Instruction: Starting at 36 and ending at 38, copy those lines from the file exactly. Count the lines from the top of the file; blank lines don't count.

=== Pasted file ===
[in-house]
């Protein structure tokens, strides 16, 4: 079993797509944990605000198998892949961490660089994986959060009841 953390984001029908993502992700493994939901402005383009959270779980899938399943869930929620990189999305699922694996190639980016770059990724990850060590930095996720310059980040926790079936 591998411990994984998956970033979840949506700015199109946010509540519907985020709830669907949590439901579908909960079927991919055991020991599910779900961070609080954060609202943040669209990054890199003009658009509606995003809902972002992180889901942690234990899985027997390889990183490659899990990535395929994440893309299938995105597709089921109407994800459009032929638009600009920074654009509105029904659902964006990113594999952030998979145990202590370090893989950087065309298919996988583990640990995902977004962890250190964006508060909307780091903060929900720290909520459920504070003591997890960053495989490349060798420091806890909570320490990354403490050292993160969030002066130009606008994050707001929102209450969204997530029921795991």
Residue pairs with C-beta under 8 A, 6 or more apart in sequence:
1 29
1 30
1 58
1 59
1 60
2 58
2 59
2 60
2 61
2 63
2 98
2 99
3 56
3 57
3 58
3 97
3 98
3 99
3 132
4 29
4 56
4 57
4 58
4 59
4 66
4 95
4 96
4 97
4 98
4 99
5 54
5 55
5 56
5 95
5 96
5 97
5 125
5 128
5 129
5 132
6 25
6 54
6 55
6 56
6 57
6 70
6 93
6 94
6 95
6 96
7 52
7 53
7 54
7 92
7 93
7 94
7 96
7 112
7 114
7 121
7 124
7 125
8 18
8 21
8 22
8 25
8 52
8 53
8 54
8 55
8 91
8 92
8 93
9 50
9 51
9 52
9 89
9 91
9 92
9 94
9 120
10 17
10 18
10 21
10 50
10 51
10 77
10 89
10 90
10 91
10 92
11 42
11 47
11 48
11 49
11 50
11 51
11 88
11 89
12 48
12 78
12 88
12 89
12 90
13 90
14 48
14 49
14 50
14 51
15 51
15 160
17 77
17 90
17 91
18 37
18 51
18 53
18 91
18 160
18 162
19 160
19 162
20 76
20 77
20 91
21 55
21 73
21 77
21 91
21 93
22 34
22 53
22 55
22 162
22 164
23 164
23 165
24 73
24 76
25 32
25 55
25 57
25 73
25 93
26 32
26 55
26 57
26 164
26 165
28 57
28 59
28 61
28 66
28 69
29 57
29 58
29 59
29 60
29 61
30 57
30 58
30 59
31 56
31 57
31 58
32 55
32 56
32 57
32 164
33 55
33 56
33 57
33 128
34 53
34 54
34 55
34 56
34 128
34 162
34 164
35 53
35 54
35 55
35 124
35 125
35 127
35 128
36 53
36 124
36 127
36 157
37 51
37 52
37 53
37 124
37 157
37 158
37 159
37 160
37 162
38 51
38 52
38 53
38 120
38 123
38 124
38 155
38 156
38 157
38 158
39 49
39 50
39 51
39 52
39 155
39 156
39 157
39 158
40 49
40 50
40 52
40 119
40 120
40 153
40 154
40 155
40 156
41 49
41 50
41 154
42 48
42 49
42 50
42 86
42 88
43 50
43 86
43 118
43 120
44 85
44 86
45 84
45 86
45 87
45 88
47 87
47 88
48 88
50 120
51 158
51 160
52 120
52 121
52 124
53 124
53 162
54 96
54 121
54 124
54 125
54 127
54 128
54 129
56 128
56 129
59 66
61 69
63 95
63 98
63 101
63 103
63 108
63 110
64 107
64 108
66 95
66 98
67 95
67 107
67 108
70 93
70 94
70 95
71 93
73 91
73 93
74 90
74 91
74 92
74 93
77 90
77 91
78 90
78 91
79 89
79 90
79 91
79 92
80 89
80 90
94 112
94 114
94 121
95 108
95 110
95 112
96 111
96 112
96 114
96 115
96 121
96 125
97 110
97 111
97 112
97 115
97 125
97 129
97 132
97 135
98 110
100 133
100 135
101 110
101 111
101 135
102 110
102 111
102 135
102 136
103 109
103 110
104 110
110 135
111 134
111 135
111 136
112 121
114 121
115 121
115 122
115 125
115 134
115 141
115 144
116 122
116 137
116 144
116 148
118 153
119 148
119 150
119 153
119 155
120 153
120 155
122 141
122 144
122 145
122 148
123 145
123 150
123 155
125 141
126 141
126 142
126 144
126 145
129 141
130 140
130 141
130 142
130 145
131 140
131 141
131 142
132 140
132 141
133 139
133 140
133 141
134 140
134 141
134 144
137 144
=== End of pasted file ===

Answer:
5 56
5 95
5 96